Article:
Manchester sets five-year climate plan

Manchester City Council has backed a framework for how the city will combat climate change in the next five years and approved an action plan, setting out how the council will play a leading role.

Having already committed to becoming zero carbon by 2038 at the latest, including etting to zero carbon requires halving emissions by 2025, the council’s Climate Change Action Plan sets out plans to reduce the direct emissions from the authority’s buildings, energy use and transport from around 30,000 tonnes a year to around 15,000 tonnes a year in the space of half a decade.

Amongst the pledges, the council outlines intention to spend £15 million on the second phase of a Carbon Reduction Programme which will cut carbon emissions from council buildings by 3,000 tonnes a year, on top of 1,800 tonnes of reductions from completing the first phase. The council will also invest £1 million to plant new trees across Manchester and make further switches to electric vehicles. Manchester City Council will initially replace half of its refuse collection vehicles with 27 new electric bin lorries to cut 900 tonnes of emissions a year with a further 100 tonnes a year saved by increasing the number of electric vehicles in the council’s fleet.

The council is also aiming to cut 7,000 tonnes of carbon emissions a year through large scale solar and wind power energy schemes. This is on top of completing the replacement of the city’s street lighting with low energy LED lighting, a programme now in its final year, will save 220 more tonnes of emissions a year.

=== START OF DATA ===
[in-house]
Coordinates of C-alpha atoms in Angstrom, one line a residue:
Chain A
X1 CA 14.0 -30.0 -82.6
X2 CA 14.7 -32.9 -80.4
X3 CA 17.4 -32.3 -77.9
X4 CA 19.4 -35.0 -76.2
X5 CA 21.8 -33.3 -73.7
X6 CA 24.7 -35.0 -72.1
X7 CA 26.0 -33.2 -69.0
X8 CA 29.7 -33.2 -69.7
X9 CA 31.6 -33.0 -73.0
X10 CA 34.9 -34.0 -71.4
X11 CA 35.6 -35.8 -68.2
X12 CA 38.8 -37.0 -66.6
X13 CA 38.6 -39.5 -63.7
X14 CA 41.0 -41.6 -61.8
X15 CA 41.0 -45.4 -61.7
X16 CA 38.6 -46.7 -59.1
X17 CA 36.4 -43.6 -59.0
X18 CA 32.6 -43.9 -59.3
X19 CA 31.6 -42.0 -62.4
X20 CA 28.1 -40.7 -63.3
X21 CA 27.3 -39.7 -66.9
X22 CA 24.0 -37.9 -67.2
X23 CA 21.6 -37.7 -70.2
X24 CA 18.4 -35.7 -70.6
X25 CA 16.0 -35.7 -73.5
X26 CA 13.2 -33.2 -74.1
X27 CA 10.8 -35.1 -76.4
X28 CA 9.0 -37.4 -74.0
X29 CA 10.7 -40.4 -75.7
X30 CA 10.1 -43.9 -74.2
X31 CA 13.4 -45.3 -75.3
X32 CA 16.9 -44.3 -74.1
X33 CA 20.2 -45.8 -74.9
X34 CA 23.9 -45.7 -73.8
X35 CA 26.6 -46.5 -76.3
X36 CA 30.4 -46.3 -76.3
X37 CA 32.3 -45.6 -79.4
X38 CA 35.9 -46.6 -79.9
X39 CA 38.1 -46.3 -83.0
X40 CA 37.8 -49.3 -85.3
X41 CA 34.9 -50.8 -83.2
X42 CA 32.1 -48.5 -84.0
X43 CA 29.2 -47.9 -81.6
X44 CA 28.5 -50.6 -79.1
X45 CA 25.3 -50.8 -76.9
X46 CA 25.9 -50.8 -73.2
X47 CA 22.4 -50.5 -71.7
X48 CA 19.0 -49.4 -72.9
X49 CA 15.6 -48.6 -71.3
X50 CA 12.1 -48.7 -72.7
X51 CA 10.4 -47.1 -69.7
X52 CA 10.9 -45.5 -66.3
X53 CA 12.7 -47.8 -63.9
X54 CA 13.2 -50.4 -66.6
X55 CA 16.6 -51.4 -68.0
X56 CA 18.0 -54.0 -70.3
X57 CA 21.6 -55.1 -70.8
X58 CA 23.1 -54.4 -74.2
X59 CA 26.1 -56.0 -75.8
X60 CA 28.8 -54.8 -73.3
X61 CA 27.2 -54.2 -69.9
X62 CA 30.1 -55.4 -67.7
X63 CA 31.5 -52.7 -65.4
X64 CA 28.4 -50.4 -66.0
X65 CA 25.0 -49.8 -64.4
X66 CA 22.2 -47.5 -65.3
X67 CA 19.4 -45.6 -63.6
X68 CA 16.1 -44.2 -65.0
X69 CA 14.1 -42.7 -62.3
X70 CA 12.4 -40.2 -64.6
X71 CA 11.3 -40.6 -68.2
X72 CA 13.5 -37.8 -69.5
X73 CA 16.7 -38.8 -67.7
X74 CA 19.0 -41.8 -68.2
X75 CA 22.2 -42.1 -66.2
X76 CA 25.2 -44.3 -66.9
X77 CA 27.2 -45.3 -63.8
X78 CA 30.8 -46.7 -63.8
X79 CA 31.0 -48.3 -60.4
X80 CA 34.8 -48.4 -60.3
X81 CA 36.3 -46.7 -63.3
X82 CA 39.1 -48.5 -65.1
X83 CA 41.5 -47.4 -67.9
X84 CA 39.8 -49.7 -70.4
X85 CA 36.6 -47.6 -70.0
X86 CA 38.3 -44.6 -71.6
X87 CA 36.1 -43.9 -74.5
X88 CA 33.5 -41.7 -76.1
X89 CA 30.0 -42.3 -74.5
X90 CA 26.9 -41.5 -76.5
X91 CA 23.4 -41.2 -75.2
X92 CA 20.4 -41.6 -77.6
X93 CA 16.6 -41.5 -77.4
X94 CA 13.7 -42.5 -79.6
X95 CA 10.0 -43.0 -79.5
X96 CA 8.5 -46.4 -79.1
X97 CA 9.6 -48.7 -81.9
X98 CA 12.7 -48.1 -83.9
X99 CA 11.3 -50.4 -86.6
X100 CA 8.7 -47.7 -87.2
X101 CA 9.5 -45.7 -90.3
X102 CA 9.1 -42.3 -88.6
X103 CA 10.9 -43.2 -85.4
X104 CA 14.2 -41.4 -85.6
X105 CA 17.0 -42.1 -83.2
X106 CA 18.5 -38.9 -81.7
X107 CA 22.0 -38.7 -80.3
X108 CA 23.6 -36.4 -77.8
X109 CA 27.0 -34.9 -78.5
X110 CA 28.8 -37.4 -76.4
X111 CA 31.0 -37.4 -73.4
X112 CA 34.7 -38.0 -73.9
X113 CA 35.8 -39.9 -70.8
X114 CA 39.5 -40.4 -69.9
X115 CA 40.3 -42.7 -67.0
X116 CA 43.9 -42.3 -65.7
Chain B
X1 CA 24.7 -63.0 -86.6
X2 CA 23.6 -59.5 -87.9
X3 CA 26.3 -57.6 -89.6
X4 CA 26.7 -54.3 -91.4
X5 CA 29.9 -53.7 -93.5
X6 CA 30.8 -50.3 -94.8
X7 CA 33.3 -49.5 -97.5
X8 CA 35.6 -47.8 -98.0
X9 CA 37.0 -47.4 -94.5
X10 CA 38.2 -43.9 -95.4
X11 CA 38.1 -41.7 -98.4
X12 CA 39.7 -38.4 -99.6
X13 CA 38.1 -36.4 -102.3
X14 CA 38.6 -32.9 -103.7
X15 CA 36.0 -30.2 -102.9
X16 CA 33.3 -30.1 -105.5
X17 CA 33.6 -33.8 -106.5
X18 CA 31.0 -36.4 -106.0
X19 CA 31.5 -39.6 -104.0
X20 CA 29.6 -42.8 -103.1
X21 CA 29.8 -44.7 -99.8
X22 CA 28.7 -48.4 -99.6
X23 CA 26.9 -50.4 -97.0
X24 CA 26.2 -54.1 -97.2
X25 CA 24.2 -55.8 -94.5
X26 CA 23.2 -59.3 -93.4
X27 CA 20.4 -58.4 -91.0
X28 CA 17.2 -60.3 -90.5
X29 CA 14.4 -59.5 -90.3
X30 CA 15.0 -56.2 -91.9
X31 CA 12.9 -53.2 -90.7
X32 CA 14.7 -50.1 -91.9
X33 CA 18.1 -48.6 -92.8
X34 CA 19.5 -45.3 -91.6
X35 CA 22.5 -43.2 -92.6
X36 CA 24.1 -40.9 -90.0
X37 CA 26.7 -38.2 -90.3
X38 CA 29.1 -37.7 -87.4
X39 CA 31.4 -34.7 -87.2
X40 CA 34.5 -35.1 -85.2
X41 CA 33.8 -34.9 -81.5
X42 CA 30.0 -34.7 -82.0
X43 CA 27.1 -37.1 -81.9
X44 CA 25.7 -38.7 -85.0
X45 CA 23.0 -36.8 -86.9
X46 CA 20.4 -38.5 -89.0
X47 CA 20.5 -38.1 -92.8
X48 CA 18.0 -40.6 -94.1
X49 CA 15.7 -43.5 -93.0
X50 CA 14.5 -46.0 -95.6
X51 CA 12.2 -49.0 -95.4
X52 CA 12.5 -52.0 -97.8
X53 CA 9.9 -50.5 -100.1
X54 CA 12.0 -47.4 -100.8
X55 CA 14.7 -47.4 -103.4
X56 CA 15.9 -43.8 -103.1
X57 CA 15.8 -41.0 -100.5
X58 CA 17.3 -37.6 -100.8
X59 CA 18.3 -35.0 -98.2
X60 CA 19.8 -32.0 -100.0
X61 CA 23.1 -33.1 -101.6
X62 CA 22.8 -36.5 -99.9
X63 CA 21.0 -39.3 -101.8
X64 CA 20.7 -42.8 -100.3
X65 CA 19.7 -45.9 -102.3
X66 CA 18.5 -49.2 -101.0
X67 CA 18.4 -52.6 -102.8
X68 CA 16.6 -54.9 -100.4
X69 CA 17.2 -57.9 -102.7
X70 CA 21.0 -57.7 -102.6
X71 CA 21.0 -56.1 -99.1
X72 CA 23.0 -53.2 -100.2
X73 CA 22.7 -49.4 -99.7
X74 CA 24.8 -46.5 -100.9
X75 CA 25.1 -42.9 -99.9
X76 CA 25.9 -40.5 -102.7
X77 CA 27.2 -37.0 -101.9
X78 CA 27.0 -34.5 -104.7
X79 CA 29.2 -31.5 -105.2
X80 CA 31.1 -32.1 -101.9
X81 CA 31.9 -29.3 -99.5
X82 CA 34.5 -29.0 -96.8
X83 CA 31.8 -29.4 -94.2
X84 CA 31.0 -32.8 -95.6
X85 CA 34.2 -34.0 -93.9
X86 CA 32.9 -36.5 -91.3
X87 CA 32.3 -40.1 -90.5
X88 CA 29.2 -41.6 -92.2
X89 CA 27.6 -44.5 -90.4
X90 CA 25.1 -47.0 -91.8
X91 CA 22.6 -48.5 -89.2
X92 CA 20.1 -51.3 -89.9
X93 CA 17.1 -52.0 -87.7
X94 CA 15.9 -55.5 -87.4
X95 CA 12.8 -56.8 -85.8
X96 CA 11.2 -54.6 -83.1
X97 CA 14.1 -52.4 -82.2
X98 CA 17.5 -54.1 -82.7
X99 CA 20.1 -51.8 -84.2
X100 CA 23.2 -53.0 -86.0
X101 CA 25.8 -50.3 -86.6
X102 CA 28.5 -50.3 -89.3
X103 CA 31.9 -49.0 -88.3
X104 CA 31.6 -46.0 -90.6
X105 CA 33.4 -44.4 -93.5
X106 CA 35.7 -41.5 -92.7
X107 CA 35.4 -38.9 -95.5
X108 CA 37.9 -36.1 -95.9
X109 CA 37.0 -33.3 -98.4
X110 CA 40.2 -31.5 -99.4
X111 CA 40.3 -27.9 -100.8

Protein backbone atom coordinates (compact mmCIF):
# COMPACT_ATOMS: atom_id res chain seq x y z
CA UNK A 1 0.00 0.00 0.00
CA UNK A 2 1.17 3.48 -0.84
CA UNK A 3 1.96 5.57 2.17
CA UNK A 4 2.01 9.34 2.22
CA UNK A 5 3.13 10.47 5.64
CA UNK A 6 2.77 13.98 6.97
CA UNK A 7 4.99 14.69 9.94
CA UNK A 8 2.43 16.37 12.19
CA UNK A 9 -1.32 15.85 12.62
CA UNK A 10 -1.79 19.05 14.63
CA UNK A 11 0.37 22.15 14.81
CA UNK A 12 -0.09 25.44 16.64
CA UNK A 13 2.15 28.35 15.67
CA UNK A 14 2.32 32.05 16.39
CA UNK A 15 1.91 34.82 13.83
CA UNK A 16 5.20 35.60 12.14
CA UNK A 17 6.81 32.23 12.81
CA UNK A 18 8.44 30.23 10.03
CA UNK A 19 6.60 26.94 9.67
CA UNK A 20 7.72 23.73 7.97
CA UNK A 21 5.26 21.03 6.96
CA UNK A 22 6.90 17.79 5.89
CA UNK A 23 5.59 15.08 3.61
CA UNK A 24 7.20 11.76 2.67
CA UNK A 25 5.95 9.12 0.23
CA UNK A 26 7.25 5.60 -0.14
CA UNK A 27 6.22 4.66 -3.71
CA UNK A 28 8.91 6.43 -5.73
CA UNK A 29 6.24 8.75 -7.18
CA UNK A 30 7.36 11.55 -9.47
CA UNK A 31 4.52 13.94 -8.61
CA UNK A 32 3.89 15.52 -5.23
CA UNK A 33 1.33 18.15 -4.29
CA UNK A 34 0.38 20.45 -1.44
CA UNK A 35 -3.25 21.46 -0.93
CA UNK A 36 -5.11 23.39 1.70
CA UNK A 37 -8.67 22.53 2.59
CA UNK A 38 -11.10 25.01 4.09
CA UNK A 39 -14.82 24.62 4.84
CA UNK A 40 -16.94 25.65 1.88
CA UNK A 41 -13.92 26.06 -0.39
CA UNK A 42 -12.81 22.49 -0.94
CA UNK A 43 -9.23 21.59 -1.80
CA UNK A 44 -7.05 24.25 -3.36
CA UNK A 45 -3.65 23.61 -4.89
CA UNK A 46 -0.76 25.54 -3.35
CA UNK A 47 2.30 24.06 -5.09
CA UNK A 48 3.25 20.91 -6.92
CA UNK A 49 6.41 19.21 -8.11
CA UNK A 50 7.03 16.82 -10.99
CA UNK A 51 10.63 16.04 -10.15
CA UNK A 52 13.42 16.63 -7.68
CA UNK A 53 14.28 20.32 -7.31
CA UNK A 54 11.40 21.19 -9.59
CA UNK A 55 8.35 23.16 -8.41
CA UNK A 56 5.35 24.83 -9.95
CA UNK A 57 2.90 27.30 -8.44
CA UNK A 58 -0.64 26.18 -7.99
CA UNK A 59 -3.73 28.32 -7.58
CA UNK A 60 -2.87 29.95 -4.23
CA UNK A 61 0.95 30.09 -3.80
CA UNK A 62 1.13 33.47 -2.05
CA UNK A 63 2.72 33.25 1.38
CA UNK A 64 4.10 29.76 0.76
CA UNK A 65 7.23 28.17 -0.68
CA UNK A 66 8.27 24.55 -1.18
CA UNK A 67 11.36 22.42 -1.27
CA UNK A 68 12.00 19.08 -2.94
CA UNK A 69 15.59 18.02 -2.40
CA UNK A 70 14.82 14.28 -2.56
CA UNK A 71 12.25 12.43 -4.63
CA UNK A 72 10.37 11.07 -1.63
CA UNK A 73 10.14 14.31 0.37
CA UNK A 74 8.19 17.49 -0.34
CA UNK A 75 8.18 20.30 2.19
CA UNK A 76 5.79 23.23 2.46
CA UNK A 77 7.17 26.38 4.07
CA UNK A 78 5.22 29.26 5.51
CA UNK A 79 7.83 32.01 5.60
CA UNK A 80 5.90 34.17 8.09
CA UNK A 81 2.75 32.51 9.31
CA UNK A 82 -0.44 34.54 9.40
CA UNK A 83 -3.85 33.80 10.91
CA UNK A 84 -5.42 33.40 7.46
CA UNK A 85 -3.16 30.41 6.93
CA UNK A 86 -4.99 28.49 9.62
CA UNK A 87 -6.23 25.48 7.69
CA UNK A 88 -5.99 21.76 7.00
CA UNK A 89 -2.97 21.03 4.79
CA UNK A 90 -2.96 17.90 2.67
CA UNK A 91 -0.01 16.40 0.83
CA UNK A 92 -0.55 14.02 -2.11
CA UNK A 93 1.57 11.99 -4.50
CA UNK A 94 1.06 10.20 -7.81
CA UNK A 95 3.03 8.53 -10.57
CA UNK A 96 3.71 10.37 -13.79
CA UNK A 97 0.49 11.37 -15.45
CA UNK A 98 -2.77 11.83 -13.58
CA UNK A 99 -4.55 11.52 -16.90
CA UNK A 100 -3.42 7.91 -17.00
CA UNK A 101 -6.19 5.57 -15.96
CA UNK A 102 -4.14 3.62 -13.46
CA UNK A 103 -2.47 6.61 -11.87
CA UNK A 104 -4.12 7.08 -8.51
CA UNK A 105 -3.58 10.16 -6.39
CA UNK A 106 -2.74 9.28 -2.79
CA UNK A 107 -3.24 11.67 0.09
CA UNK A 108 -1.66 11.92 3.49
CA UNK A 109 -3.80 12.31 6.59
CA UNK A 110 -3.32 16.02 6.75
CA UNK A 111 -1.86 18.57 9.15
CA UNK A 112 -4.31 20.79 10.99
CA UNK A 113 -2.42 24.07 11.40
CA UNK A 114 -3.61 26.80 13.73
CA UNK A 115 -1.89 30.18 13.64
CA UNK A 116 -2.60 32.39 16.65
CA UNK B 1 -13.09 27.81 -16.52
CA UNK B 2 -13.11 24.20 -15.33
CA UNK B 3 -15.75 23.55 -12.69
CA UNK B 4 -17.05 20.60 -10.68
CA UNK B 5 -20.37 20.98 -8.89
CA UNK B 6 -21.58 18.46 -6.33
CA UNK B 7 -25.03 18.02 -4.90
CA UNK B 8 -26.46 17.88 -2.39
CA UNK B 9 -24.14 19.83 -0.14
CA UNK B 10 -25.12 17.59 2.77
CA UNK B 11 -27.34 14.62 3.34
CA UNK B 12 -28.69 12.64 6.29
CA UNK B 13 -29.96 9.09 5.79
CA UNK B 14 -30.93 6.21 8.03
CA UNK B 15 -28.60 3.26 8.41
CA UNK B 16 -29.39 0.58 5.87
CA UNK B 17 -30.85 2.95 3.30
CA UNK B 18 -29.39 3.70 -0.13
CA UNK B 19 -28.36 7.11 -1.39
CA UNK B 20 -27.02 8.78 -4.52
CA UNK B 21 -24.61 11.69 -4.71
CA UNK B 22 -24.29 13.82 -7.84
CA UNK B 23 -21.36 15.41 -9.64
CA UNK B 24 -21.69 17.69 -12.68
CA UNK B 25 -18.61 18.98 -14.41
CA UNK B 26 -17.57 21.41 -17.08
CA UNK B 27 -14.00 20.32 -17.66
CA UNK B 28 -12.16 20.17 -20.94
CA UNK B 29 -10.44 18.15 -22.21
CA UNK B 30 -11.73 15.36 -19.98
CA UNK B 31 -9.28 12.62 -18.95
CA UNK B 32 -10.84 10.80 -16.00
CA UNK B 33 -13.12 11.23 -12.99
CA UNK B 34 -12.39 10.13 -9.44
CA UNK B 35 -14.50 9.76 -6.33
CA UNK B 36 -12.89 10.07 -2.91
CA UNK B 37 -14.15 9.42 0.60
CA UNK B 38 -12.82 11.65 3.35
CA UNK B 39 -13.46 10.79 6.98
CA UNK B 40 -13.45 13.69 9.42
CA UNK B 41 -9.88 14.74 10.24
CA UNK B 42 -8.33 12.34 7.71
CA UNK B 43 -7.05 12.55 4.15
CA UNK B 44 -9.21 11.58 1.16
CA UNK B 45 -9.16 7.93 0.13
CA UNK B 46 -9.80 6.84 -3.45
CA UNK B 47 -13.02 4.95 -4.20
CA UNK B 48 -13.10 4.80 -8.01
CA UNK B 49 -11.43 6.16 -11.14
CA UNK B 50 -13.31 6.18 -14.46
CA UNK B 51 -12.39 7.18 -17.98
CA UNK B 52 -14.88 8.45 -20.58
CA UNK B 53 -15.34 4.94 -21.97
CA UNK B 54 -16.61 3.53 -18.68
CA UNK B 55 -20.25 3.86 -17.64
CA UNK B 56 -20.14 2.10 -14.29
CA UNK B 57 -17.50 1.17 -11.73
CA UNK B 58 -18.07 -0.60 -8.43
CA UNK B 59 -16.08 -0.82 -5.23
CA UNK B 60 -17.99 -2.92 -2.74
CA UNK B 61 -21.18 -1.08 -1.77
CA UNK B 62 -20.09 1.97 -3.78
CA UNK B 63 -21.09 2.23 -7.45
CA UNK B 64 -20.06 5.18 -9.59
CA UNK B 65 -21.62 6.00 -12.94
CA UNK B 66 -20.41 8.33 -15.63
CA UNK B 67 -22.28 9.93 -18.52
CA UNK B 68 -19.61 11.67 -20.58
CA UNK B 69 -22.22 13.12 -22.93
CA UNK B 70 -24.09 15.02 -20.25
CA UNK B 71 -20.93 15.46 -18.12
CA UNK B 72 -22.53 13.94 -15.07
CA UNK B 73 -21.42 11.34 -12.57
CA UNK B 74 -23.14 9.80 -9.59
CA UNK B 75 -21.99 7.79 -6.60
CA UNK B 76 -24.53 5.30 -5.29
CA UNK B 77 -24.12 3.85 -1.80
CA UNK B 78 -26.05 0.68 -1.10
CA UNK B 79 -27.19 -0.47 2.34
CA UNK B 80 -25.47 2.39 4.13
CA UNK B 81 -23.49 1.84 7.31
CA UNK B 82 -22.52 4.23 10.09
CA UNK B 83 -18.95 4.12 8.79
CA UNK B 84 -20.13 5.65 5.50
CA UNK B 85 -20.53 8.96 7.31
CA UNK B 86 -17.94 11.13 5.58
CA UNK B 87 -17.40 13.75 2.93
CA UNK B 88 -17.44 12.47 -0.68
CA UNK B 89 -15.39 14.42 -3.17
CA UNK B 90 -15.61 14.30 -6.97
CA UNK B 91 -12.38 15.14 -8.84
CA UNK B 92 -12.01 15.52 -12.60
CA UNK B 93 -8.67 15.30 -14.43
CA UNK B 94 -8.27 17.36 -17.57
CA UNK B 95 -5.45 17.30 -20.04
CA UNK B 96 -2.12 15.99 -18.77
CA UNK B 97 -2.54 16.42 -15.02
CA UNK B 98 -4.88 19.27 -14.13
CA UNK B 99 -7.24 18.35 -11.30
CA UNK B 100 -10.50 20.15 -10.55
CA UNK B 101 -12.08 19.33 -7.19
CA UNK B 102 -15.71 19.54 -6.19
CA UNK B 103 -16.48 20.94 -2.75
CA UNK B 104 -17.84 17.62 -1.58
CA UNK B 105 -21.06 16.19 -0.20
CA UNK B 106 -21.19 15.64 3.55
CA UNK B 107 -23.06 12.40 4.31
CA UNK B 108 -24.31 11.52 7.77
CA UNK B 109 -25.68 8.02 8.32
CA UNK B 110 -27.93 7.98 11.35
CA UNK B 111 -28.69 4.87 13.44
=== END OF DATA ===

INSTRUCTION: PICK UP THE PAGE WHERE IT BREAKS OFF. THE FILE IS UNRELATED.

Angeliki Stogia, executive member for Environment, said: “The next five years will be critical if we are to avoid the catastrophic impacts of climate change and this action plan sets out how we will play our full part in tackling the challenge of our lifetime. Taken together with the citywide climate change framework, it represents a practical and urgent response to this pressing challenge. It also recognises that there are real opportunities too - to do things in a cleaner, greener way which will benefit the health and wellbeing of people in the city. There is also scope to promote social justice and tackle disadvantage, for example through energy efficiency measures to help lift people out of fuel poverty.

“Rising to those challenges is not something either the council or the Partnership can do in isolation. Manchester playing its full part means collective action. We would urge everyone - from the largest organisations to the smallest businesses, communities and individuals alike - to get involved. Every one of us can make a difference. We are keen to engage with Manchester people, community groups and businesses to keep building on this plan, going further and securing extra resources to support it wherever possible.”